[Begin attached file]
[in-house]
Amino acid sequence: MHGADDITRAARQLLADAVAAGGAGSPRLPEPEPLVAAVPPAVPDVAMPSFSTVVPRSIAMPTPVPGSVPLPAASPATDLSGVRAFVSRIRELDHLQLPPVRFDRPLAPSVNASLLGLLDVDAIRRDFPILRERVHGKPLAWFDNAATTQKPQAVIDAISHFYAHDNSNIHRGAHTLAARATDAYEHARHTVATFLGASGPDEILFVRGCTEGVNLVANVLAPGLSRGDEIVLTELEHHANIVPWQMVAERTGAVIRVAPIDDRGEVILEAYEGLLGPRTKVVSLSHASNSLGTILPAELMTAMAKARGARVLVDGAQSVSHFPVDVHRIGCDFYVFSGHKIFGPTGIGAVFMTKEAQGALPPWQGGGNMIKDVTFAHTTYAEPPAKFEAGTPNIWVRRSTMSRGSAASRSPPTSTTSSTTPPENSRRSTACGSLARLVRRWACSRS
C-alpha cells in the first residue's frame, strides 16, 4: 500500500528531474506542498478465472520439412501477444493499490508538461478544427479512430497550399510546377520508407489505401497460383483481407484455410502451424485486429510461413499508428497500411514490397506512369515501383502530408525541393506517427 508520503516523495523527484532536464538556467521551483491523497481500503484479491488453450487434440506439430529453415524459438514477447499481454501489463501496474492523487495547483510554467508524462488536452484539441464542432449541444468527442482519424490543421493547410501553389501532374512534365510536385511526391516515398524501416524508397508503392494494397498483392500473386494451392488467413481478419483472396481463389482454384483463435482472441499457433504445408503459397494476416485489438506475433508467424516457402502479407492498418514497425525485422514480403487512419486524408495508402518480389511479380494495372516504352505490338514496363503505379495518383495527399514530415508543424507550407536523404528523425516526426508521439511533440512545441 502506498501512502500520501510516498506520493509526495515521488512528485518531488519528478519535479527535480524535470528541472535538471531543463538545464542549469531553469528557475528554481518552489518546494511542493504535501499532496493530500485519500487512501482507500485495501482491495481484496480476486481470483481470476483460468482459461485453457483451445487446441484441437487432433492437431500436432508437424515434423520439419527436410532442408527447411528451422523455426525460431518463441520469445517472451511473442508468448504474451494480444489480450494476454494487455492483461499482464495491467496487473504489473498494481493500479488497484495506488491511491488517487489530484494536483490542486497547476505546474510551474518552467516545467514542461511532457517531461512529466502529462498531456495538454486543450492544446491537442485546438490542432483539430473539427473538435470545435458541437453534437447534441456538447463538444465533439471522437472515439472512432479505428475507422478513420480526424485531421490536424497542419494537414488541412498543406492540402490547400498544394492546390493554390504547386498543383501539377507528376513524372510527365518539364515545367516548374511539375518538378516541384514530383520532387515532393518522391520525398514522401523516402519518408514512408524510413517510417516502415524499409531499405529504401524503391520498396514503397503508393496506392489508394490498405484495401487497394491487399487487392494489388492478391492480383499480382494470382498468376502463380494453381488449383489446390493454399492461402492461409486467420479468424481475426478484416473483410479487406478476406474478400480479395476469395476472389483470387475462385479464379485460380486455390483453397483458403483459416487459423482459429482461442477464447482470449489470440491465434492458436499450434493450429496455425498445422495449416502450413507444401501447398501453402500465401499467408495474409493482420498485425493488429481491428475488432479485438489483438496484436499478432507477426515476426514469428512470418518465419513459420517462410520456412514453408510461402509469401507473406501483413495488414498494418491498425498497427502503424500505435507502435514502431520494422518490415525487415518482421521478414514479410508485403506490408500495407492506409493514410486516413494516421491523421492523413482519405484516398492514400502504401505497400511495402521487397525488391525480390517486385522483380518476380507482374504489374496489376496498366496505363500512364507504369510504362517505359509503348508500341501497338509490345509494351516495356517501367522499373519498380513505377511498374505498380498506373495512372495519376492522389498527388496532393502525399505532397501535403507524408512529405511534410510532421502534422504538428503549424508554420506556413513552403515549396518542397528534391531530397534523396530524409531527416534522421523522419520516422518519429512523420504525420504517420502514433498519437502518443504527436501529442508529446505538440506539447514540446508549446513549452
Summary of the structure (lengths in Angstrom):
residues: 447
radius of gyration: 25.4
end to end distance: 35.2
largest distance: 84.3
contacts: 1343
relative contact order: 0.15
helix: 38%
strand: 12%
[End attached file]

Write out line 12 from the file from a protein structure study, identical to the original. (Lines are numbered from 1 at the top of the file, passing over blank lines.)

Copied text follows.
strand: 12%